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- - is there portable LED power sources? (http://www.tropicalfishkeeping.com/saltwater-aquarium-equipment/there-portable-led-power-sources-72656/)
is there portable LED power sources?
i am a real reefer and being the salt creep i am i collect a number of invertabrates and corals..in differnt tanks peoples corals may seem differnt due to there lighting systems..i have built a Blue LED rod that i can place over or in front of corals to help make sure that i am not getting the same colormorph of the species..anyhow i am really wanting to make this portable as in without a need for an outlet.i would prefer 12 volts as these LEDs require a AC DC converter up to 12...any help here..
I assume the LEDs use a power converter "brick"?
What is the DC voltage and amps of the LED's power block?
Once you know that, check with a store such as Batteries Plus and see if they have a small specialty battery that is the correct voltage. The battery MUST provide the same or greater ampere output. A higher ampere output is ok, but make absolutely certain the voltage matches! Then you'll need to cut the cord from the LED's power brick, attach some clamps on the power cord ends and clamp the ends to the battery terminals!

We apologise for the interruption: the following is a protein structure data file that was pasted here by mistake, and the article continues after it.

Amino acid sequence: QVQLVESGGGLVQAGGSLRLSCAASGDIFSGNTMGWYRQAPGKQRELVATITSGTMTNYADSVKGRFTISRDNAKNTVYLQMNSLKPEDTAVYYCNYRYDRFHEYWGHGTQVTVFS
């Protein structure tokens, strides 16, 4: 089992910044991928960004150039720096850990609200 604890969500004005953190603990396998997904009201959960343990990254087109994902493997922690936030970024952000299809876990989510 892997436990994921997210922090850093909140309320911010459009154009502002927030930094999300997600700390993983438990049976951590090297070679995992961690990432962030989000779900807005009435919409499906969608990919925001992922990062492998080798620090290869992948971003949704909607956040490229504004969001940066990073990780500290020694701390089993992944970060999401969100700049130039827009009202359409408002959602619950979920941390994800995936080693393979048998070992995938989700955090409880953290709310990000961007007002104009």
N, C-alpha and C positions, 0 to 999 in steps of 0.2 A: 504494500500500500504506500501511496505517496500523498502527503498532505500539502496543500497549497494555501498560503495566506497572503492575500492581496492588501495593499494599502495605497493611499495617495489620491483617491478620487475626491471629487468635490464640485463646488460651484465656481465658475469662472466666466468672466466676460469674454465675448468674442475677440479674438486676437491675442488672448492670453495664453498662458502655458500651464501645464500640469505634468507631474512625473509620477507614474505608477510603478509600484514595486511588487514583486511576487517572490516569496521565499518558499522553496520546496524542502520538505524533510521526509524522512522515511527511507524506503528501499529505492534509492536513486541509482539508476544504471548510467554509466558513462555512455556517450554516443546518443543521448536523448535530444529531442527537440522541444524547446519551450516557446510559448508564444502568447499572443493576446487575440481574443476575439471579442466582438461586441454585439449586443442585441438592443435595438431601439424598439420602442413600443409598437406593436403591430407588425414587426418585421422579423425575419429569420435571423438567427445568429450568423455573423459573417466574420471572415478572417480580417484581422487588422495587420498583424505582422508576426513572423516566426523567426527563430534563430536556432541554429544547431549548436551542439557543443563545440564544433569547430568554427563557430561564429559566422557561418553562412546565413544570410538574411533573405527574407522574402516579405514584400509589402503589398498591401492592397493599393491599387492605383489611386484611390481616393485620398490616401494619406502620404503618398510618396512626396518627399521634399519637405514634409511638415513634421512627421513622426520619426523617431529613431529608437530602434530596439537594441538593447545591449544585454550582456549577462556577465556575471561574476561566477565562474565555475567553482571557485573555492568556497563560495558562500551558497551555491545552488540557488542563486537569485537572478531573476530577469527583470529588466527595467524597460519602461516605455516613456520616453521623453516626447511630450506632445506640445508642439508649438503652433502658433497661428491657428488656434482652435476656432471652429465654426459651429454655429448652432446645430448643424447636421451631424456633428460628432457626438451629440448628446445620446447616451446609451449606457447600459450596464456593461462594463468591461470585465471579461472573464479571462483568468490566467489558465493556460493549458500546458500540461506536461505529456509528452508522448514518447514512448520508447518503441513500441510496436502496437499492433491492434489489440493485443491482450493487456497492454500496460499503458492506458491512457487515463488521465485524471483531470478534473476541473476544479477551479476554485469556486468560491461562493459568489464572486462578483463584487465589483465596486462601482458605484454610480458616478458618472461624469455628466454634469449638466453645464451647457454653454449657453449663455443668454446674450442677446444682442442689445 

Hypothetically... I'm not actually an electrician ;-)
If you built your system, I bet you knew all this already! There may be a specialty adapter out there somewhere...
well thanks for the heads up..i have tried these lights on a changeable AC DC adapter that i had spliced onto the wires of this strip of LEDs..it alowed me to lower and raise the Volts from 3-12 acting kinda like a dimmer..when i tried a 9Volt battery nothing ..but i will look into a elecronics store.
I don't really know squat about LED lights, but would running them at higher-than-rated voltage might shorten the lifespan? Do they even have a rated voltage?
I know literally just a little about the ac/dc and amp issue since I bought a fish feeder from Germany and had to locate a suitable US-compatible AC/DC converter.
I'd guess the 9V did not have sufficient amperage. You can exceed the amperage safely, but too little won't usually work.
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